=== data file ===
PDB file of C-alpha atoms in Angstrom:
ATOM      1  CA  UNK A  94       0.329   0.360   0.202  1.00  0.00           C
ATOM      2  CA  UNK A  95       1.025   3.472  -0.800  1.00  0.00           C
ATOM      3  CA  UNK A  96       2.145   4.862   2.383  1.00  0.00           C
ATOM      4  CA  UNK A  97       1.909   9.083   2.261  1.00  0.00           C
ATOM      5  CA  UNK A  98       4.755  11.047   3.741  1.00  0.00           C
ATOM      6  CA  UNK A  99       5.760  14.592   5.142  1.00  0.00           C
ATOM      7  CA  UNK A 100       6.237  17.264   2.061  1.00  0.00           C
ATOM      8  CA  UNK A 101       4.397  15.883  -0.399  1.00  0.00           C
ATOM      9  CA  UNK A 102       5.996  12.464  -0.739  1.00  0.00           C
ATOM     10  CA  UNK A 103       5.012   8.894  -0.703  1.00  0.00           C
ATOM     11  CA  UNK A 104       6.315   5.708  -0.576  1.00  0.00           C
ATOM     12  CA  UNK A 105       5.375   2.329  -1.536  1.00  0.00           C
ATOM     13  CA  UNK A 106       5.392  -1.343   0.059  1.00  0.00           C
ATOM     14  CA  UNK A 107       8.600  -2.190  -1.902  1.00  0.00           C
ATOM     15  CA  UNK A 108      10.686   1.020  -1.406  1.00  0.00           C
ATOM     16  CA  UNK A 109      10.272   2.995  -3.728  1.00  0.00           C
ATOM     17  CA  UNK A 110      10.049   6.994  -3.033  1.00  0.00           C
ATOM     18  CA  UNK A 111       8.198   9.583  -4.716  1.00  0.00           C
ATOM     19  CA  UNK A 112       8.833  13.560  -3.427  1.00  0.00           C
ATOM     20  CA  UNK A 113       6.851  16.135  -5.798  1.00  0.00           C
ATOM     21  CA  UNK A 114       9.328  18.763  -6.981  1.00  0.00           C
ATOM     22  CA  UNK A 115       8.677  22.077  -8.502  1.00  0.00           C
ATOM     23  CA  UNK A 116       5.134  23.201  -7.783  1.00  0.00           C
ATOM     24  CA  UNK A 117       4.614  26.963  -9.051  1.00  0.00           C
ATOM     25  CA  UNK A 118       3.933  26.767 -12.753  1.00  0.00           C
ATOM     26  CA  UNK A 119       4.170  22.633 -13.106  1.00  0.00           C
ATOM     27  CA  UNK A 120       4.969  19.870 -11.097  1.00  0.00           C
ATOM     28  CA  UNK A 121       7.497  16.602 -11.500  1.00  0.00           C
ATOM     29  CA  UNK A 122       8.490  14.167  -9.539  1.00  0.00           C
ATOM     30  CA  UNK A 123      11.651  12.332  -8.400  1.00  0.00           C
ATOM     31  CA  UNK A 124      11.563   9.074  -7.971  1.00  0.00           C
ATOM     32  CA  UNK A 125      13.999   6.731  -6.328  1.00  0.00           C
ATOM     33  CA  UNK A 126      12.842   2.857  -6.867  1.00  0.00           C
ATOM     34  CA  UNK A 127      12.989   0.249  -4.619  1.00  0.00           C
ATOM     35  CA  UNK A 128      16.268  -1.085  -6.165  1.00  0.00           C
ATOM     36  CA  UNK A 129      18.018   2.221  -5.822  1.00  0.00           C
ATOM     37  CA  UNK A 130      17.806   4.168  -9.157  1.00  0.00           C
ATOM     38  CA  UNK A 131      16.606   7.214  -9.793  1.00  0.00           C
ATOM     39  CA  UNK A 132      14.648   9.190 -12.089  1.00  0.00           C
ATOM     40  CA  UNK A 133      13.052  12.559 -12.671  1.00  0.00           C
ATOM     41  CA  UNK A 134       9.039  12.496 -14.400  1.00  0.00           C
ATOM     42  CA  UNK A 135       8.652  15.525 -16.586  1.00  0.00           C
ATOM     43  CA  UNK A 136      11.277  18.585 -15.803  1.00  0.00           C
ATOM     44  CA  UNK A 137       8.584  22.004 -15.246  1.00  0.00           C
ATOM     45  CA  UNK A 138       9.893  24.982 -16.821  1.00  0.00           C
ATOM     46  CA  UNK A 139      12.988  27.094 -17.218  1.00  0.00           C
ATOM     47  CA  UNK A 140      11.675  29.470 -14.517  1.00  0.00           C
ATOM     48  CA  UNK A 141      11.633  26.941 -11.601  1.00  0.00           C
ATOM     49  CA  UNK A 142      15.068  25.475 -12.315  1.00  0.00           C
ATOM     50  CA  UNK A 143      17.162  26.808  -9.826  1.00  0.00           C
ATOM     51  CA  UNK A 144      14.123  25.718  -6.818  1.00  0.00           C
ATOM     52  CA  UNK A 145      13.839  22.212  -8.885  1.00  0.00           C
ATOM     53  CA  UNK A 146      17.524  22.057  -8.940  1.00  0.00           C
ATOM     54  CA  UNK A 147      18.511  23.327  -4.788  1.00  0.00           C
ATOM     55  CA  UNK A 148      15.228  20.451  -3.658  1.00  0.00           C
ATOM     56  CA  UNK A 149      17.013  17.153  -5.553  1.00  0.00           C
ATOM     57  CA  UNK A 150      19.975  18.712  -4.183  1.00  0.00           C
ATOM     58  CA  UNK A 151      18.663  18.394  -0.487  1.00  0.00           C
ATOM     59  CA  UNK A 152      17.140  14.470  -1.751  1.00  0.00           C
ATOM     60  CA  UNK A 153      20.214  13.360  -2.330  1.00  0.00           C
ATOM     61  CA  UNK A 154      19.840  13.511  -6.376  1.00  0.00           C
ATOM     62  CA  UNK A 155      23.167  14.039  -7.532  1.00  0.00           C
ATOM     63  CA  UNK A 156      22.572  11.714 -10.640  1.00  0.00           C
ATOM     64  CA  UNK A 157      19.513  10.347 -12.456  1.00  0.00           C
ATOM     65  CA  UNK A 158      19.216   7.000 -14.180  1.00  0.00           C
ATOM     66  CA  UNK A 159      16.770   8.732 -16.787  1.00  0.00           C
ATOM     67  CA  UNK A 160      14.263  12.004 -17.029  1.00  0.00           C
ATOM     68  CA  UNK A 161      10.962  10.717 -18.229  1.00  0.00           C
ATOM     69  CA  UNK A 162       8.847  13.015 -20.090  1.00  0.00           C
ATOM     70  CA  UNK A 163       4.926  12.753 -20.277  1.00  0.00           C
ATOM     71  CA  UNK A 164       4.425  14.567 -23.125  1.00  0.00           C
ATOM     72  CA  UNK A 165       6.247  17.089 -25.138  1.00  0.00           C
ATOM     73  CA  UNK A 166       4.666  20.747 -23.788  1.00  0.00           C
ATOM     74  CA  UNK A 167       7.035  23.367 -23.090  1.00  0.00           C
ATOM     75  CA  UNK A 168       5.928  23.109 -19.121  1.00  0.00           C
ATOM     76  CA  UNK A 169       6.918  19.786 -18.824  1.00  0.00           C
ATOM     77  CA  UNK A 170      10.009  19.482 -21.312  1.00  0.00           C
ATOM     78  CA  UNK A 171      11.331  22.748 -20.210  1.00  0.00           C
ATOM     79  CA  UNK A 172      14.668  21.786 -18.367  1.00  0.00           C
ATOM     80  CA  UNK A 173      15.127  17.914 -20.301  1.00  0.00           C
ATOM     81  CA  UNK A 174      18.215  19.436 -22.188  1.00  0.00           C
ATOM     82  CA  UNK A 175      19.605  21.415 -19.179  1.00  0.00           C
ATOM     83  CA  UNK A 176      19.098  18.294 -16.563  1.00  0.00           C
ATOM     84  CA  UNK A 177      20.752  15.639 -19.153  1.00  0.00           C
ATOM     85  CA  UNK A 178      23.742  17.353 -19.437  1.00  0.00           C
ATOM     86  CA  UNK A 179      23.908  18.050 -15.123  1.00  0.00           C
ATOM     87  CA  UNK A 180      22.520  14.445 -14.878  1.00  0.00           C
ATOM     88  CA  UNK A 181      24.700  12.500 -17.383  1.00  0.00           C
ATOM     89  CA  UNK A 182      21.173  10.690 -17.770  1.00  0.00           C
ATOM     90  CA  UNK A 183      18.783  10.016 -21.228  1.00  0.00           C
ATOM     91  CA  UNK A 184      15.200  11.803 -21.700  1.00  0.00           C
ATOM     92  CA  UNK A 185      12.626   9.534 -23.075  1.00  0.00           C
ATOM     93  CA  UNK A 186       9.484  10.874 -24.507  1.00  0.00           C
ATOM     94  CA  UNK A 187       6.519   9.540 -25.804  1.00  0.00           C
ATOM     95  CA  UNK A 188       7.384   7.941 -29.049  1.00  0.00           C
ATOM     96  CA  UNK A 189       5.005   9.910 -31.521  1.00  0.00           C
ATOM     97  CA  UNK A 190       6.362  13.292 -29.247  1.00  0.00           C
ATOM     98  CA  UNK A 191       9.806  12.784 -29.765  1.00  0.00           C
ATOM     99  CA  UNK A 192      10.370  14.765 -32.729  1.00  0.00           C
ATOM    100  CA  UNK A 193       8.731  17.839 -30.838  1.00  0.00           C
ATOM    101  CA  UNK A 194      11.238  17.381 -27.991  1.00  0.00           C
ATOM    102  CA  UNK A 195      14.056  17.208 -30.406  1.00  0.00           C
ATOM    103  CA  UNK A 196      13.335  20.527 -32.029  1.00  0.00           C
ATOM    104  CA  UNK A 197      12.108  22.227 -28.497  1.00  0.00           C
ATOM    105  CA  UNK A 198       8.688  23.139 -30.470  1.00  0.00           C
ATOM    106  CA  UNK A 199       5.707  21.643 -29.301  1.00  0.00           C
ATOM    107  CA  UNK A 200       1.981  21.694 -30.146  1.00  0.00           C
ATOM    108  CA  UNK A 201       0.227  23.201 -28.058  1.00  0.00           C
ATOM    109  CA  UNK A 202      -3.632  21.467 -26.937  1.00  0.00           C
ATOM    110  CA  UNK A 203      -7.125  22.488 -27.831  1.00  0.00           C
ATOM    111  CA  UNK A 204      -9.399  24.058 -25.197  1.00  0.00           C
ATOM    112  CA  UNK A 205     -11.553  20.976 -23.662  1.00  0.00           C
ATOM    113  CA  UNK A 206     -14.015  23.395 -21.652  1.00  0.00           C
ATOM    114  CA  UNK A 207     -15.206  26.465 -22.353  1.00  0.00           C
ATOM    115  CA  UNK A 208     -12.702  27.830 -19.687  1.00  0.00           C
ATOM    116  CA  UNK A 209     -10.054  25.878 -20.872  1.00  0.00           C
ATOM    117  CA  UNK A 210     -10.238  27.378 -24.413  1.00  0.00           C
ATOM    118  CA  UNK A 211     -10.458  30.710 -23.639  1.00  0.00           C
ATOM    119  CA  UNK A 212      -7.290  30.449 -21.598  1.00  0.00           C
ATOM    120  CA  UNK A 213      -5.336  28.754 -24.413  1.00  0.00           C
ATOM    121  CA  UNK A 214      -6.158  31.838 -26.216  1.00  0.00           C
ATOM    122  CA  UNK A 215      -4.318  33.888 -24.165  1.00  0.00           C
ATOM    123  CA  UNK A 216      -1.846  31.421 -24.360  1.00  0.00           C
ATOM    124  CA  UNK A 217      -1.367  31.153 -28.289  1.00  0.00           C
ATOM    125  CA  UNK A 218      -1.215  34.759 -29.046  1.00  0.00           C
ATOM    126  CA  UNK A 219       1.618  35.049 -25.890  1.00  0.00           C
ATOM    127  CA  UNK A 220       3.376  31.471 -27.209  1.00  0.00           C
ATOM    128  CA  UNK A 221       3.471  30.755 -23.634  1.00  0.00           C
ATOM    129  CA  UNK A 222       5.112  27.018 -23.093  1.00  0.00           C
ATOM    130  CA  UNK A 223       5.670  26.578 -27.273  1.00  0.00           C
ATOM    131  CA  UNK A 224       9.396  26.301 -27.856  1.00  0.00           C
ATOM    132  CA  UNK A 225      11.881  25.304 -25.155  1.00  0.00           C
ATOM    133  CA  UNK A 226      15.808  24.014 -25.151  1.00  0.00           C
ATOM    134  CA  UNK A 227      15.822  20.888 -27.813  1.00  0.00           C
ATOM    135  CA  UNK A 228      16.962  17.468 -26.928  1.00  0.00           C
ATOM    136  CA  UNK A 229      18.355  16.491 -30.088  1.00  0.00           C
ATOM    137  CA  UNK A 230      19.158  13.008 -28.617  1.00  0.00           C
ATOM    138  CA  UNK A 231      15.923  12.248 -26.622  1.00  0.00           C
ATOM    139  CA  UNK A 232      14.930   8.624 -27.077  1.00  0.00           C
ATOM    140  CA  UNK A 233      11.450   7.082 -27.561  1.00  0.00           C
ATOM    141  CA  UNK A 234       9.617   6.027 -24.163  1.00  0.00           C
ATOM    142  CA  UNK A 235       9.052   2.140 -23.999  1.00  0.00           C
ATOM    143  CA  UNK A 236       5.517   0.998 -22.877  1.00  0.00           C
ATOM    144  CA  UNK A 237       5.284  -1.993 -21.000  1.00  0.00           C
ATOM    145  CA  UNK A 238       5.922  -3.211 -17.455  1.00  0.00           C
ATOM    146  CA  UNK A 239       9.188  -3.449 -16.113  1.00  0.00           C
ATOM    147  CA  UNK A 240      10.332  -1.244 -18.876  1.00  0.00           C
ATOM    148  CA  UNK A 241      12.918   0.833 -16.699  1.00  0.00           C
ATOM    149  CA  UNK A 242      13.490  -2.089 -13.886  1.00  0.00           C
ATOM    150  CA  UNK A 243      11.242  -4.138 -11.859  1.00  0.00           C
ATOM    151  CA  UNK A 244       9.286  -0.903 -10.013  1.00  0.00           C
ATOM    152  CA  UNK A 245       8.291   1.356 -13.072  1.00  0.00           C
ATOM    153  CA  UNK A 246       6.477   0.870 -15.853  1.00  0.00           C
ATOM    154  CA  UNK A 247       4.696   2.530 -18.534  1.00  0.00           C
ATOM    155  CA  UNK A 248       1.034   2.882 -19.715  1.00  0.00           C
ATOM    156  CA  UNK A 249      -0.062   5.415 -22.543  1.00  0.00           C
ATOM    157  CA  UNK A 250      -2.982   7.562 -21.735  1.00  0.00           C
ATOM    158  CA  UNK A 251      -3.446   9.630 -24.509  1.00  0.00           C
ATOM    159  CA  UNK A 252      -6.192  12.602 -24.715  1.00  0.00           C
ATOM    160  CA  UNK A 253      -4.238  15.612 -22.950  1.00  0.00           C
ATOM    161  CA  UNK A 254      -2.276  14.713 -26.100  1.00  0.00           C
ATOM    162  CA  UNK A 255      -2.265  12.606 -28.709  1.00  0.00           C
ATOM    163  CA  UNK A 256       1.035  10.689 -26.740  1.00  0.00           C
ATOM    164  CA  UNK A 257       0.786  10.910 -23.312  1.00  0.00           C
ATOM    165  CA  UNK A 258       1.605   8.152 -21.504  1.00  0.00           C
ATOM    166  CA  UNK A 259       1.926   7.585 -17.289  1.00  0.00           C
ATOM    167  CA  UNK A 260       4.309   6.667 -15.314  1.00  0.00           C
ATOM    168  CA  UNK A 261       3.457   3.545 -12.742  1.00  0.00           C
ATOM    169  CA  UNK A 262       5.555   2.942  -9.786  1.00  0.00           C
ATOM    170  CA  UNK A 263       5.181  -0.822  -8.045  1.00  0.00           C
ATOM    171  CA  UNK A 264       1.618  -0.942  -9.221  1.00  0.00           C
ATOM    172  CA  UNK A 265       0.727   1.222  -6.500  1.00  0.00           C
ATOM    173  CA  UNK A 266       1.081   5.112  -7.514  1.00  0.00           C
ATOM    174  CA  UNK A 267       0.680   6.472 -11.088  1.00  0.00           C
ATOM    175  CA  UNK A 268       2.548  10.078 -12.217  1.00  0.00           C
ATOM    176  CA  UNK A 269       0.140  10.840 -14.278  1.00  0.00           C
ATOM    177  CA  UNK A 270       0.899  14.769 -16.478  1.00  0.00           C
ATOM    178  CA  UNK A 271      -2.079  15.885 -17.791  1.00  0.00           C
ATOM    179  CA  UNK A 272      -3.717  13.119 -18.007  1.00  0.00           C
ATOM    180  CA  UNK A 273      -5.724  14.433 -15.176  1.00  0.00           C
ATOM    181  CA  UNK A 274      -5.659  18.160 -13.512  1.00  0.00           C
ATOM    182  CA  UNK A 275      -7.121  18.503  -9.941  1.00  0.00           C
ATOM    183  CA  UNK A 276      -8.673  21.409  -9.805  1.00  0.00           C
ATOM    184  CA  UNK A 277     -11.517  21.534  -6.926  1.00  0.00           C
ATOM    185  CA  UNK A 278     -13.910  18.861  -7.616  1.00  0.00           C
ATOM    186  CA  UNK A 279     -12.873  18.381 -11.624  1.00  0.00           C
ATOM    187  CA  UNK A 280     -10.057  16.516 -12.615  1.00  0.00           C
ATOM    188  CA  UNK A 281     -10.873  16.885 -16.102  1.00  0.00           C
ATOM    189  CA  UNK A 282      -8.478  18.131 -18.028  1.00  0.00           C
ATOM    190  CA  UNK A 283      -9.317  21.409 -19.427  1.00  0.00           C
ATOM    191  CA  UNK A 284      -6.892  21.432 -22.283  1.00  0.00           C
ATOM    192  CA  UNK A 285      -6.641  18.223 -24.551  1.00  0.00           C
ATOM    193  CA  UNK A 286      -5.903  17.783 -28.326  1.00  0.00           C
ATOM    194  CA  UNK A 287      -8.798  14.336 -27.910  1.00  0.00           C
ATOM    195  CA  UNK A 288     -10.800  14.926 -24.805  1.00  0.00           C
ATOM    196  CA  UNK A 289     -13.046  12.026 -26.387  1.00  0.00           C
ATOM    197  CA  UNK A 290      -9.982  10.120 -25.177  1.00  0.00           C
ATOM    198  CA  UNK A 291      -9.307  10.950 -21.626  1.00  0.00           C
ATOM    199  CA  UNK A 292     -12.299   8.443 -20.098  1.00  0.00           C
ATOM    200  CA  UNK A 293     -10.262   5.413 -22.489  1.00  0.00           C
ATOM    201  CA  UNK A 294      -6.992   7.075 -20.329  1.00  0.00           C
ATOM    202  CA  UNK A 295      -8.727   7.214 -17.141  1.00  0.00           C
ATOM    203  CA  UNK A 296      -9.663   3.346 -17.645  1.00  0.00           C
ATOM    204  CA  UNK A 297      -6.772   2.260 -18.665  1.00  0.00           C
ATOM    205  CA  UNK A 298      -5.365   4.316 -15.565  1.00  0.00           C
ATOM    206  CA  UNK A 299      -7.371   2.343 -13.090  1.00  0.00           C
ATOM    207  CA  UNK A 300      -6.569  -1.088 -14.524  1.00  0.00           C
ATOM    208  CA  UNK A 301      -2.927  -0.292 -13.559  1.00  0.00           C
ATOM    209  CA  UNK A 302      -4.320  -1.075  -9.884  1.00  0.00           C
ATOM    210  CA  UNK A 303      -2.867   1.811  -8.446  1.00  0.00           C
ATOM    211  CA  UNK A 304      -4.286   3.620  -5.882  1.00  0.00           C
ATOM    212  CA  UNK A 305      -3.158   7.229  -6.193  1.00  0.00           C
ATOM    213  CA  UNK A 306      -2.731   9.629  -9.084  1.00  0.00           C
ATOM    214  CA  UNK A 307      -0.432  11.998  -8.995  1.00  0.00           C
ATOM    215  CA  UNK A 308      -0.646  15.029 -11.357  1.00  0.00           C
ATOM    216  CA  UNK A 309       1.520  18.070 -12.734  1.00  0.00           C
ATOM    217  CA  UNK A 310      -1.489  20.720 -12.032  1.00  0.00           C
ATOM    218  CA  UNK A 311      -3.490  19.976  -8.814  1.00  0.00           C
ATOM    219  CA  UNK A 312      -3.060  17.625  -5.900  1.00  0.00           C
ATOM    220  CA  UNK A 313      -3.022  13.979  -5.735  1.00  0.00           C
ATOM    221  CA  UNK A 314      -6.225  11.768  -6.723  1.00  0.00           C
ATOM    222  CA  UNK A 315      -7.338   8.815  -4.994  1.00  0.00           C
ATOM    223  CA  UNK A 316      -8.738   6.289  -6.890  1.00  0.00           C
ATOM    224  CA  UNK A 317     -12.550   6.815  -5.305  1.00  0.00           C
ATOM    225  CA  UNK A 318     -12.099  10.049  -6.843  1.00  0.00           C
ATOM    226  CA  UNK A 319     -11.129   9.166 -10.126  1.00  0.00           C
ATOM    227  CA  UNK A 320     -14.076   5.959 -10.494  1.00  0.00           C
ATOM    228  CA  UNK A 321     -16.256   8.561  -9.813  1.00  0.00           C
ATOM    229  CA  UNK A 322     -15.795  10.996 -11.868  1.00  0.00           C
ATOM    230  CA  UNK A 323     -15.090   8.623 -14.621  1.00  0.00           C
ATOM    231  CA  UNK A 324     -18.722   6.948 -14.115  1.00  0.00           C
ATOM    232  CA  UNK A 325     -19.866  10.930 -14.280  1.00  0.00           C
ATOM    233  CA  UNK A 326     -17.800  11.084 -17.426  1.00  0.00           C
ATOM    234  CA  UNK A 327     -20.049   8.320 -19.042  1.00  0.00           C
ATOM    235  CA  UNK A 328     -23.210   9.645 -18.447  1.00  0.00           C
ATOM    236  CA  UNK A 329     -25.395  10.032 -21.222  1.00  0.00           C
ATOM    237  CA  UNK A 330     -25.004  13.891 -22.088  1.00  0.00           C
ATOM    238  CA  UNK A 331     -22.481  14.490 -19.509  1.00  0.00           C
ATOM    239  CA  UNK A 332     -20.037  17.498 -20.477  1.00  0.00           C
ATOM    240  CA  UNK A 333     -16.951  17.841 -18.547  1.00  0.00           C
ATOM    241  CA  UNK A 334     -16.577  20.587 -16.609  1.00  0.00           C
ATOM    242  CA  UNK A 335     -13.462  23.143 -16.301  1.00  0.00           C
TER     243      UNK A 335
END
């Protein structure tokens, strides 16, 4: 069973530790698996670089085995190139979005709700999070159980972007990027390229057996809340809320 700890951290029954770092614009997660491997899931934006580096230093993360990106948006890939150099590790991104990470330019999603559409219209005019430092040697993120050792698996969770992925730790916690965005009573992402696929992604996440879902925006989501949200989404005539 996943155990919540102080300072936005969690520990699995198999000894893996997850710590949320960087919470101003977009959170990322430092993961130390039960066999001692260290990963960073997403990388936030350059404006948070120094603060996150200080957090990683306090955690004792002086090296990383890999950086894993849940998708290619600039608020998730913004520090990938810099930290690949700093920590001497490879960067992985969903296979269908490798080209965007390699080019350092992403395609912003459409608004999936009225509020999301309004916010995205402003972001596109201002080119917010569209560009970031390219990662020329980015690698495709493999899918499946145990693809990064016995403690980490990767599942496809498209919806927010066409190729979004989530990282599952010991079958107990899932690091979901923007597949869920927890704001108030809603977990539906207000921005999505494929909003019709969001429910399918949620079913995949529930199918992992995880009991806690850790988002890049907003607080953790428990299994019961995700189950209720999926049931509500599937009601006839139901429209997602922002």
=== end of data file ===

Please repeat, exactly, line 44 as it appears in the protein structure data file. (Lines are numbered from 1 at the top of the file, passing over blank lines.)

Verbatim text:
ATOM     43  CA  UNK A 136      11.277  18.585 -15.803  1.00  0.00           C